You go, girl!

Oct 4thNearly 40% of Canadian adults have visited a social networking site but only 29% have a profile, according to a new Ipsos Reid report called Online Socialization, Social Networking and Online Communities. So they’re mostly tourists, and frankly, if you’re not at least aware of social networking sites, you must live under a rock. I’m not sure that these high-level numbers indicate anything in particular, other than genuine curiosity. However, one figure that is quite significant is that 55% of all Canadians between the ages of 18 and 34 have a personal profile on a least one site. That’s a lot of people spending some serious time engaging with these platforms.

Oct 2nd – Again concerns raised that social media may break the Internet (this time by the WSJ! OMG!). Not sure if there’s much to this, as has been previously pointed out to me.


Sept 17th – And I feel really badly about not blogging about this earlier, especially when nice Davida Carter took the time to send me the report ahead of it’s official release. Here’s a link to the whitepaper from Factiva called Tracking the Influence of Conversations: A Roundtable Discussion on Social Media Metrics and Measurement. I haven’t done more than skim it, but I hear it’s quite good 😉

Today’s Urgent Decisions: Fuels for Now and the Future

Our good friends at the Clean Tech Collective are putting on a live, free webinar November 1st, and I highly recommend you check it out. Here’s a sample of some of the discussion you can expect:

If you are an investor, policy-maker, or corporate strategist, this event will give you the opportunity to ask questions about fuel choices – for now and the future – from two of the nation’s leading energy experts.

Here are some of the questions we’ll be asking:

Comparing and contrasting: The Hydrogen Economy, biofuels (ethanol, biodiesel, biobutanol, etc.), All-Electric vehicles, and Plug-In Hybrids.

* How would you make your bets on the above sectors based on time – 5 years? 20? 50?

* Where does America stand in terms of being master of our transportation domain? How are we doing in terms of R&D and advancement?

* What will be the impact of the coming carbon regulation?

Participants include Henry Gentenaar, President of Reluminati, Scott Sklar and Geoff Styles. Scott is one of America’s best-known experts on renewable energy, and Geoff is a leading consultant and veteran of the petroleum industry. You can register here.

October Girl Geek Dinner – this Wednesday

If you’re a girl geek (or accompanied by one), be sure to visit the TGGD event wiki to sign up, here are all the details:

Toronto Girl Geek Dinner
Wednesday October 17th, 7 p.m.

The Hot House Cafe
35 Church Street between Wellington and Colbourne (Google map). The entrance is right on the corner of Front & Church.
Toronto, ON

Leigh Himel, President and founder of Oponia, a homegrown Toronto startup that’s bringing a proprietary desktop sharing service called ucaster to market.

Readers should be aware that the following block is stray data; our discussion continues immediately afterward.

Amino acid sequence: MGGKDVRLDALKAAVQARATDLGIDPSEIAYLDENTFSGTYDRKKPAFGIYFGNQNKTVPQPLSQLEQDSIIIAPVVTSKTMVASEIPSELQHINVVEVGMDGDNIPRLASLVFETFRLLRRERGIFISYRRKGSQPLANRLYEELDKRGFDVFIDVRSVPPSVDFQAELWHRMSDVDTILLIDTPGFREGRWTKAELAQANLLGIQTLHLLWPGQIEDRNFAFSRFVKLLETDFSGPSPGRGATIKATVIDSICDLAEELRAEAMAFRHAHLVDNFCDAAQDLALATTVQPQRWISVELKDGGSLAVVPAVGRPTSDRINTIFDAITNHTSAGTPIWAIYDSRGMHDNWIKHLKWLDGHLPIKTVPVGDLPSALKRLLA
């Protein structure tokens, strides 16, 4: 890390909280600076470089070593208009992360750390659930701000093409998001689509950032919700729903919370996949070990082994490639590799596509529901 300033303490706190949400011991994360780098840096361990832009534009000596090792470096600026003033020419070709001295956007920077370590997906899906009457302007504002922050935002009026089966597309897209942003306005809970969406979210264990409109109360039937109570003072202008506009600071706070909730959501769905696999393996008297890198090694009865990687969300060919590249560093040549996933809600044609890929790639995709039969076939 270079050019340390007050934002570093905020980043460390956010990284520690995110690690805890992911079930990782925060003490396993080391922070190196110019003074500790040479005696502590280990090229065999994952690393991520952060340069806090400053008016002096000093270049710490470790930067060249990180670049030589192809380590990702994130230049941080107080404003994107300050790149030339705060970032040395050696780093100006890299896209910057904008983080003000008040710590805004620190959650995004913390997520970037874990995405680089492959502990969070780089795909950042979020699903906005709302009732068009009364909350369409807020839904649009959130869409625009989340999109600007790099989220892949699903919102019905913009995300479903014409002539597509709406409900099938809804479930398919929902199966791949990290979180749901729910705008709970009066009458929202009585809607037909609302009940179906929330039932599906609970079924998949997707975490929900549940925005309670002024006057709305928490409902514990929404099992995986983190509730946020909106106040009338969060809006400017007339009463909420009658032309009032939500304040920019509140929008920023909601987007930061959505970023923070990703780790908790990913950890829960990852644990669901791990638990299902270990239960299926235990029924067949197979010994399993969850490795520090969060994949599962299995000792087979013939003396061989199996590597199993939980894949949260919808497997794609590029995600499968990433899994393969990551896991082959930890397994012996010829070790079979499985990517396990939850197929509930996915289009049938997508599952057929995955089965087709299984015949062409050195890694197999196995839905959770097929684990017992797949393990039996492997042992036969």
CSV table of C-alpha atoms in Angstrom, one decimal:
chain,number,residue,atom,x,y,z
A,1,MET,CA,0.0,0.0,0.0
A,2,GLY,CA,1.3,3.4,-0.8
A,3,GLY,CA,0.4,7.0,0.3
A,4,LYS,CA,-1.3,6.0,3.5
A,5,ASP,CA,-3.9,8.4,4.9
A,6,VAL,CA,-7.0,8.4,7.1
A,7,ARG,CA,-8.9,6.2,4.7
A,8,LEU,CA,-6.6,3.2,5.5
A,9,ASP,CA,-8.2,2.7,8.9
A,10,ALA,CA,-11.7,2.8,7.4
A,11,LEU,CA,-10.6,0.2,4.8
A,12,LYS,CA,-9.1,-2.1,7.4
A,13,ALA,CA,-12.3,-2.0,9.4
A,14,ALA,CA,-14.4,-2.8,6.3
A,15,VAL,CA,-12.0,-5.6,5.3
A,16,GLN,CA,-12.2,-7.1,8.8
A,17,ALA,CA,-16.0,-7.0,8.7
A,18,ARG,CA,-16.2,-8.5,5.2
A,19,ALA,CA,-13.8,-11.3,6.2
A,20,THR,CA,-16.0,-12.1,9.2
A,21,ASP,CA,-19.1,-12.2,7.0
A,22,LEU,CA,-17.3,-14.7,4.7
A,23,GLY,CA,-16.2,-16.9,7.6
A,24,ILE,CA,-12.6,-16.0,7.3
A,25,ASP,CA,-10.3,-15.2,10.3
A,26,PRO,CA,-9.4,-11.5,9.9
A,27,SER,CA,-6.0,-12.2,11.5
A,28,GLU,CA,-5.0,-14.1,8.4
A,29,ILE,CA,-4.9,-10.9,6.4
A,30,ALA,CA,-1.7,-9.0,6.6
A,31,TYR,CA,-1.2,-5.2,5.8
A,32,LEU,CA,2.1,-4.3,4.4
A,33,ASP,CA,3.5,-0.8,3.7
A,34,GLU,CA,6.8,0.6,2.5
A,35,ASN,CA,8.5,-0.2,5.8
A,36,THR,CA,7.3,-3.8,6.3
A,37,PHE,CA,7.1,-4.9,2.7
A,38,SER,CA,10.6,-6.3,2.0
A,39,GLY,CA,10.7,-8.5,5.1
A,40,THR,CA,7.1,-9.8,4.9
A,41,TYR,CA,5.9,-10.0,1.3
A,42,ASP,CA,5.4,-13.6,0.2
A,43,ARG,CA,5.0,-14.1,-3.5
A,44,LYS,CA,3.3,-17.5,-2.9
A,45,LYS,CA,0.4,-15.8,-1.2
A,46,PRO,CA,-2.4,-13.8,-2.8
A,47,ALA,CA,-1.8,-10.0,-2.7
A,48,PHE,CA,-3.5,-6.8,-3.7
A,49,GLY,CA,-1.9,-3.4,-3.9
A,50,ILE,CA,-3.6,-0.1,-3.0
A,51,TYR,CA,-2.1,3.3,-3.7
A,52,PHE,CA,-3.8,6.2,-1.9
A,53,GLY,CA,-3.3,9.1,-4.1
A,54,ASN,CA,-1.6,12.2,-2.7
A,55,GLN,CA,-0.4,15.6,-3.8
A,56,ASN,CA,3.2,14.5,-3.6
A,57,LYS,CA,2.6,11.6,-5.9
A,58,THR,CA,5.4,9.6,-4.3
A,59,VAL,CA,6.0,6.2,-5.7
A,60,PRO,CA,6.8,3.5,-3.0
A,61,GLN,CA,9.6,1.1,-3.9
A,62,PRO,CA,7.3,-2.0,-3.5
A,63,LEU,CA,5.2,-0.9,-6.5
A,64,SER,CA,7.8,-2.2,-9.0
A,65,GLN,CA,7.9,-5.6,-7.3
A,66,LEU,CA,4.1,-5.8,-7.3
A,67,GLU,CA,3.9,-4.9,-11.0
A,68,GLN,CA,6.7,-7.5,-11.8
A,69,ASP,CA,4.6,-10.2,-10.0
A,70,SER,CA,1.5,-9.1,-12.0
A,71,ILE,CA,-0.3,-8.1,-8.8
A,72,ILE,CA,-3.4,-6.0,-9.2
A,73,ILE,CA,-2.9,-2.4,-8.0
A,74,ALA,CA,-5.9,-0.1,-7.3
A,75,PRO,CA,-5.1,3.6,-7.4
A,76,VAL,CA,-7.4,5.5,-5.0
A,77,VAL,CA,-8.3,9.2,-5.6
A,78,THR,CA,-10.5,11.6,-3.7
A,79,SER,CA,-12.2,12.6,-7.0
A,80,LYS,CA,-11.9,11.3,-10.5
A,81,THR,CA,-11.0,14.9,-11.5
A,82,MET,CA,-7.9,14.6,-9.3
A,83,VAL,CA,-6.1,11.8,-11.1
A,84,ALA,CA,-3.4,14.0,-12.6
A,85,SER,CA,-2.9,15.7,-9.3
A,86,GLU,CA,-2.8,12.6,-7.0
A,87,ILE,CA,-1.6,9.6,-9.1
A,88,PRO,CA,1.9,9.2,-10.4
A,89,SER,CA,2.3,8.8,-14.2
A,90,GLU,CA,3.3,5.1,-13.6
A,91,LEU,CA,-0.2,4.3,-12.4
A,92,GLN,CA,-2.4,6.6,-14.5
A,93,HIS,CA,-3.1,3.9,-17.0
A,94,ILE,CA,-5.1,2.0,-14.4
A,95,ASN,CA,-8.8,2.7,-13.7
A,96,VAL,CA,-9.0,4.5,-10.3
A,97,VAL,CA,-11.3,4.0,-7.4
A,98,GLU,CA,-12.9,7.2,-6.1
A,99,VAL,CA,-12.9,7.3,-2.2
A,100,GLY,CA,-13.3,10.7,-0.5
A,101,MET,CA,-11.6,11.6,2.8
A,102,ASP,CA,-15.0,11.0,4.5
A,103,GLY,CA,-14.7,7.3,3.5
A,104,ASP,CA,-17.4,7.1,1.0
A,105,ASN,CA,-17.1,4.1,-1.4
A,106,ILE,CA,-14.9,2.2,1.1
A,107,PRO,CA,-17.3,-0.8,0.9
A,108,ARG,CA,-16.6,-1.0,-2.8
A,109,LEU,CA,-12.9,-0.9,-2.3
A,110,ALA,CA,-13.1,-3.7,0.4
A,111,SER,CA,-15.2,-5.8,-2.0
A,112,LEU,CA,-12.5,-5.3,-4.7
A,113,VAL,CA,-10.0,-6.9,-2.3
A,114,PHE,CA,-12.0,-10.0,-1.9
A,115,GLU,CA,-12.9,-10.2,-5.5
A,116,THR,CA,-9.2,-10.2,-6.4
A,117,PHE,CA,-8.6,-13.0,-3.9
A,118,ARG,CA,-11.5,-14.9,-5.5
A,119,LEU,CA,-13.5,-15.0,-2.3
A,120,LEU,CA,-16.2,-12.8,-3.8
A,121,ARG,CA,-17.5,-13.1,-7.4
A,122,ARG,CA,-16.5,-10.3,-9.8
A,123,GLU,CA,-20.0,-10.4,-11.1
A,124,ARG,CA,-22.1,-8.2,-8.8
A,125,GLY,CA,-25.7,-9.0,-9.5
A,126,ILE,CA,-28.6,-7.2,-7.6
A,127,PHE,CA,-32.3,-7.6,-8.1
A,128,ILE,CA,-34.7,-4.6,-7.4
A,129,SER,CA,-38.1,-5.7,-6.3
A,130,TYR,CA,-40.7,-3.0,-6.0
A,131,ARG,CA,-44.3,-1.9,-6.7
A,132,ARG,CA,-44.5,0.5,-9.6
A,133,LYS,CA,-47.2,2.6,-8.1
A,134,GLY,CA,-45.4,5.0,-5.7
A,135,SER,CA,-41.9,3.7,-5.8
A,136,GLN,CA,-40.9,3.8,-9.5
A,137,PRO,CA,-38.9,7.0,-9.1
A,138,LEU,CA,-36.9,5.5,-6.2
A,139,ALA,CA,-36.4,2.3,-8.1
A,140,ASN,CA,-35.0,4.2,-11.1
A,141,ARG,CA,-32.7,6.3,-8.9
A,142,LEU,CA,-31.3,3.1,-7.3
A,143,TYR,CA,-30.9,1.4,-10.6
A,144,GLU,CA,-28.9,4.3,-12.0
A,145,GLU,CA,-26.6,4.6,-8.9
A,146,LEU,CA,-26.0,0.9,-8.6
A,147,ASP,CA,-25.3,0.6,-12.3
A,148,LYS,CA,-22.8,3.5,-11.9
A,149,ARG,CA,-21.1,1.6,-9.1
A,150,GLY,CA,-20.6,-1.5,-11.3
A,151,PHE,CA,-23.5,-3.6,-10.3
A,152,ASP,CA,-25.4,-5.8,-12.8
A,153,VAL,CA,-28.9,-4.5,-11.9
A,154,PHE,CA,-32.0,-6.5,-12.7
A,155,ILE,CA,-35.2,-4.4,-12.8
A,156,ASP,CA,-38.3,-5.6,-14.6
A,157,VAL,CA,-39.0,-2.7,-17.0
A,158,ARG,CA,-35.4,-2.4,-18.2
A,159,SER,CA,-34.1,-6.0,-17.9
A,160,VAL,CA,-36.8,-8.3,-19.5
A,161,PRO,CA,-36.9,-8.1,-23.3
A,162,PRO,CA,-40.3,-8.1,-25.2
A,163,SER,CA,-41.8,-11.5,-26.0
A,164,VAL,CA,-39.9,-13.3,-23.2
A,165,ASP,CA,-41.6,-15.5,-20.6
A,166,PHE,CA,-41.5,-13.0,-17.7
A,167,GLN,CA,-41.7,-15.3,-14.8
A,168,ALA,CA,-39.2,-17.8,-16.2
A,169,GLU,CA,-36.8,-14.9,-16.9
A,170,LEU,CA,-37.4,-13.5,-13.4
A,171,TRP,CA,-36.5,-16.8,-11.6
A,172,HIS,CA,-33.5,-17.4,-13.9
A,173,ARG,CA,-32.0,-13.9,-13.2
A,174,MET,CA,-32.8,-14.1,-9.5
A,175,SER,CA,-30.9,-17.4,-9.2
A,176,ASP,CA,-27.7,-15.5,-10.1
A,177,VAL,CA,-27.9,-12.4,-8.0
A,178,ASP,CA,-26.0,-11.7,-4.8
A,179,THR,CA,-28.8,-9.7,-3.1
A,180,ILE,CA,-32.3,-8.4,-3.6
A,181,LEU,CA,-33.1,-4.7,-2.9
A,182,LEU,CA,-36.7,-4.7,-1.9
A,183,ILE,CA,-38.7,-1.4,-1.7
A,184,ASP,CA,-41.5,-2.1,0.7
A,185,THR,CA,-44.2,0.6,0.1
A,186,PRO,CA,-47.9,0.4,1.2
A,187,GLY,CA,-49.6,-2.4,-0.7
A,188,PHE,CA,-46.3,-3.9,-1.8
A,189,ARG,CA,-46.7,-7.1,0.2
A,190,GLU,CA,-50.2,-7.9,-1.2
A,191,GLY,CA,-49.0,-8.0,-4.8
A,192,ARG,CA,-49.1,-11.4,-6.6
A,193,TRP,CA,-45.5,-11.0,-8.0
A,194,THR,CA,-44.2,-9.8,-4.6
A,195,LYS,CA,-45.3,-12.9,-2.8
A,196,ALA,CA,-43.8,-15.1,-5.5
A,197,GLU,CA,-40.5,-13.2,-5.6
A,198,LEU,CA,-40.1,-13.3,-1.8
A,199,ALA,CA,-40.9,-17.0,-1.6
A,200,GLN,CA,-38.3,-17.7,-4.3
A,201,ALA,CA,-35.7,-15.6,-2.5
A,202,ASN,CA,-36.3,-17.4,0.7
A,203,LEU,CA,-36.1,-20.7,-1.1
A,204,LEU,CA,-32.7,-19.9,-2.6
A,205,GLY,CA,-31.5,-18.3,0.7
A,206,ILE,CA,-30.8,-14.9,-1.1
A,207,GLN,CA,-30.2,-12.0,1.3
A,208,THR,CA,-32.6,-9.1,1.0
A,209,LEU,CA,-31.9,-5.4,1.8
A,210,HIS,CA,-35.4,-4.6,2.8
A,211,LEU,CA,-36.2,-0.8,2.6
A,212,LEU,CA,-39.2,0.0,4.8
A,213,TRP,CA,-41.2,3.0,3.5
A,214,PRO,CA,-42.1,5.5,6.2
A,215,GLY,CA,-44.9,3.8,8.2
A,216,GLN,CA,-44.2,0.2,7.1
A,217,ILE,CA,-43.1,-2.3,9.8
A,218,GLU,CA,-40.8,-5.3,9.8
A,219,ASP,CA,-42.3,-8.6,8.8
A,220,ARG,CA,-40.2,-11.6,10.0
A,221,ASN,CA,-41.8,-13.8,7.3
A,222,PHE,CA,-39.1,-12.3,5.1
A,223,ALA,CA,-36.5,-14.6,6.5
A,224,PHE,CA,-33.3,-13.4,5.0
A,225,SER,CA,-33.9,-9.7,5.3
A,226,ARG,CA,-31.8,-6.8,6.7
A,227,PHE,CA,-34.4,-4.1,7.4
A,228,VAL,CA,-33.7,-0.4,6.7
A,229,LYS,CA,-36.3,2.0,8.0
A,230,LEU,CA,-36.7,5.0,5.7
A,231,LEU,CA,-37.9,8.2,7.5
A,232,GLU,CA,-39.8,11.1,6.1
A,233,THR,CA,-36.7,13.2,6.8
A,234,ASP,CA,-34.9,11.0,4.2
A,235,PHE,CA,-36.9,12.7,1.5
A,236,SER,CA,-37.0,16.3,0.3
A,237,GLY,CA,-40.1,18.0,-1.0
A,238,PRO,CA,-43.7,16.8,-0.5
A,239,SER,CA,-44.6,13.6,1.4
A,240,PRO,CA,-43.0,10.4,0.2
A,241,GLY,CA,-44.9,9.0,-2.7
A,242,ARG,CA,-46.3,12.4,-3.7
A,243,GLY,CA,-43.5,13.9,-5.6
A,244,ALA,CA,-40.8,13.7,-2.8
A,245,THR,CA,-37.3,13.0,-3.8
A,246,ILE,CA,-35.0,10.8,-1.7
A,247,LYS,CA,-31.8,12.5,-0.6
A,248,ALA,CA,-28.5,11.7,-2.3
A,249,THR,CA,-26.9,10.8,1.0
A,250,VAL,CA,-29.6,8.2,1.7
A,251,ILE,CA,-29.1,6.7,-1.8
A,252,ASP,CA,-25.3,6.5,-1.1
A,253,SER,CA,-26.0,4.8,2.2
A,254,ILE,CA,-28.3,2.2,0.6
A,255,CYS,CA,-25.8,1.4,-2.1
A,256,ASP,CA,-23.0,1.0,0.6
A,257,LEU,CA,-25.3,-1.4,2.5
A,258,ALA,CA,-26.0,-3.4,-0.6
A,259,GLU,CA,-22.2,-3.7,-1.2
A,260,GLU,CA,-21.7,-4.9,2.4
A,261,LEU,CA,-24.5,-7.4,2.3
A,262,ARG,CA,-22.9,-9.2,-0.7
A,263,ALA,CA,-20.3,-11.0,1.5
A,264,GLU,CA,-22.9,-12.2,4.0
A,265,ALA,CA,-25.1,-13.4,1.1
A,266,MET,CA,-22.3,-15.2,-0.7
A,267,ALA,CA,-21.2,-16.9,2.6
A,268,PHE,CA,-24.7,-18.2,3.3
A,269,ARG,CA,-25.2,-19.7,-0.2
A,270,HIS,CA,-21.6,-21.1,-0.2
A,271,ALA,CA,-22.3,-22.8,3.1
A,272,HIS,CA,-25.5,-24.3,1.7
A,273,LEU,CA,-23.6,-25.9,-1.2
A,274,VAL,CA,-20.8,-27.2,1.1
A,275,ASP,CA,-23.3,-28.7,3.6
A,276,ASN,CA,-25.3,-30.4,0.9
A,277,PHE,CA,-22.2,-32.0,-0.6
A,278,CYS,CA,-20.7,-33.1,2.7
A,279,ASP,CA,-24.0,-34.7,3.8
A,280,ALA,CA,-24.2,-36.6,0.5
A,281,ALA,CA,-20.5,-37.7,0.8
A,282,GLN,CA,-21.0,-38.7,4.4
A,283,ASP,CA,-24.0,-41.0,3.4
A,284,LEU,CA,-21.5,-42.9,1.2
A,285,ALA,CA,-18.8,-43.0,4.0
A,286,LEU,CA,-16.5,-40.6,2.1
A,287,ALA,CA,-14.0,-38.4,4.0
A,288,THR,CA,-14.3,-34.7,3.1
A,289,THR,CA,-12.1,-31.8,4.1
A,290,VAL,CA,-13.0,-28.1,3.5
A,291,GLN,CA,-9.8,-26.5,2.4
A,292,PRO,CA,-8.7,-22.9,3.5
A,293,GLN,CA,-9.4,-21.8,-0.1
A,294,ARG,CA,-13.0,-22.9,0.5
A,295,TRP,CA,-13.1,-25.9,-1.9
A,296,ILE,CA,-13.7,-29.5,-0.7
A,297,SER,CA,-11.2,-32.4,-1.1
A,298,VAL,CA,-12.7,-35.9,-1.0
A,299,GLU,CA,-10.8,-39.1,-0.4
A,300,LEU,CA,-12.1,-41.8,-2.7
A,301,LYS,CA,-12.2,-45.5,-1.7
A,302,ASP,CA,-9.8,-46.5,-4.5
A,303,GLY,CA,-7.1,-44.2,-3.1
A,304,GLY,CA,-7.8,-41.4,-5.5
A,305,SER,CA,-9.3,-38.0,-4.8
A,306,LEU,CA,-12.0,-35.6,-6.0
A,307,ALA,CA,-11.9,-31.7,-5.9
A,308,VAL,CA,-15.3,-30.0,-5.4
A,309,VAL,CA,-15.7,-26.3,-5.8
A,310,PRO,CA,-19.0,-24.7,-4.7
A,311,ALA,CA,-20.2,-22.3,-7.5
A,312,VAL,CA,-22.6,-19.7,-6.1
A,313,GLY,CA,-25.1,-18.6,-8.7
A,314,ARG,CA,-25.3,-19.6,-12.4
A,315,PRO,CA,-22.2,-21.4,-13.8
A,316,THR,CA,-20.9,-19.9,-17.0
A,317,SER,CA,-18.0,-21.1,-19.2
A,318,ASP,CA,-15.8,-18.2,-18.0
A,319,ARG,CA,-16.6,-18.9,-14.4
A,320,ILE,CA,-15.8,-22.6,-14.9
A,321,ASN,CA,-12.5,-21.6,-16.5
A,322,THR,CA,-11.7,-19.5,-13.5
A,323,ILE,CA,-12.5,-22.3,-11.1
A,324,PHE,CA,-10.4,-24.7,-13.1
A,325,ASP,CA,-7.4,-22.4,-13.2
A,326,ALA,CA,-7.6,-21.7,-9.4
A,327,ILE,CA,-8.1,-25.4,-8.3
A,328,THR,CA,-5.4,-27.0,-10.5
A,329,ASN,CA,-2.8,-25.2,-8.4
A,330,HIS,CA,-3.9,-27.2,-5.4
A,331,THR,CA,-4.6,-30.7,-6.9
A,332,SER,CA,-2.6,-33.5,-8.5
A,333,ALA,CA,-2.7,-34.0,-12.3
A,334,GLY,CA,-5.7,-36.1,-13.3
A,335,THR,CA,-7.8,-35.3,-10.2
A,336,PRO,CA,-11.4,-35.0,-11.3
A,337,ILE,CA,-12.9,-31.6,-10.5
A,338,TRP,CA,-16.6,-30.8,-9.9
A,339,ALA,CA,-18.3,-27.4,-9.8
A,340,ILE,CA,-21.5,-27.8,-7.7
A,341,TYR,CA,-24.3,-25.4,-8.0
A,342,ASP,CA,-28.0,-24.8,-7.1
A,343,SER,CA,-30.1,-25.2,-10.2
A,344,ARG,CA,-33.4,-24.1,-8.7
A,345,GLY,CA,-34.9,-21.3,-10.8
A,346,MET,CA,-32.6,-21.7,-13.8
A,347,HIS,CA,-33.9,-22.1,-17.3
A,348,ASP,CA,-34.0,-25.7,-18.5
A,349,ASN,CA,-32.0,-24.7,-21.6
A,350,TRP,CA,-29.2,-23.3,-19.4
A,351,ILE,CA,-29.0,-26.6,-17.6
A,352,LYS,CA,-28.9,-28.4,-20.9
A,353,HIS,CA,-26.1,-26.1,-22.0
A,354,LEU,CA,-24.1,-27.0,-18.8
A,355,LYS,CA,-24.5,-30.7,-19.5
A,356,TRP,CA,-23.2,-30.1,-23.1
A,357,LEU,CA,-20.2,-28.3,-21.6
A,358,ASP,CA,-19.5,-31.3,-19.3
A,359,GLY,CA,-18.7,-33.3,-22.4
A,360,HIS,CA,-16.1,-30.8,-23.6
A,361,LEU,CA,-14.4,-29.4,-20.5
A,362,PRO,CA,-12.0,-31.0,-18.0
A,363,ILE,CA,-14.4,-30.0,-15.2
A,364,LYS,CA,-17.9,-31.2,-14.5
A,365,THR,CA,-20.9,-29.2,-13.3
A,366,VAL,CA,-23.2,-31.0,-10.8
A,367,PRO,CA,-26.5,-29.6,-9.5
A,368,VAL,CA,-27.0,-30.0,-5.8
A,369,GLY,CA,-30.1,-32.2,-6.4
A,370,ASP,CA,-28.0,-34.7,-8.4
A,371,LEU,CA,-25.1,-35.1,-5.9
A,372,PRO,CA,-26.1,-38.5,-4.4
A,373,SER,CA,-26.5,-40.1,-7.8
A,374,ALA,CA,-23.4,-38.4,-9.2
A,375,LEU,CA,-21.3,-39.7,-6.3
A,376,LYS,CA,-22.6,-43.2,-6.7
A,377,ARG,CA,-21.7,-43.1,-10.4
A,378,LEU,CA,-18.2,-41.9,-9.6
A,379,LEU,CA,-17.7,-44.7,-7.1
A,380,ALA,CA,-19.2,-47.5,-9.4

And Thornley Fallis/76 Design has graciously ponied up to provide meals for 12 female technology students, there’s still room, so be sure to sign up on the wiki! See you Wednesday!

Another take on the social media press release

As part of an online outreach effort we’ve been conducting for Ford in support of their launch of the new 2008 Focus, we recommended the creation of what’s often described as a social media press release.

The notion of the SMPR has been kicked around a fair bit this year, in lots of different incarnations and in some heated discussions. All that debate aside, with this implementation we were aiming for simply a way of sharing content with people who wanted it in formats they could use, all conveniently located in one place. Period. We didn’t include the ability to comment or trackback because not every interaction has to be a full-on conversation, sometimes sharing and enabling are enough. However, we have tapped into social networks that allow users to rate and virally share the 2008 Focus content – all of our images and video are hosted within product-specific channels on Flickr and YouTube, which also enables Ford to take advantage of their native sharing properties.

Thinking about how people would actually use the SMPR, we also didn’t include links to Digg or Reddit, etc. – only for easy bookmarking, because are people really going to Digg or Newsvine a press release? I doubt it (why would you? It’s not really content, it’s more like the ingredients required to make content, hardly worth rating, unless you want people to talk about how great you are for thinking of it).

Our version of the SMPR also has the obligatory RSS feed – this time segmented out for text, images and video. Users subscribe and when there’s new content, they’re automatically notified.

The best part? Ford is such a great client, and they get this stuff so well, that when we pitched this, they immediately understood the value of setting their content free. Ford realized that the more bloggers and others could get their hands on quality images, video and text, the more they would talk about the product. Pretty much the primary purpose of a press release, isn’t it?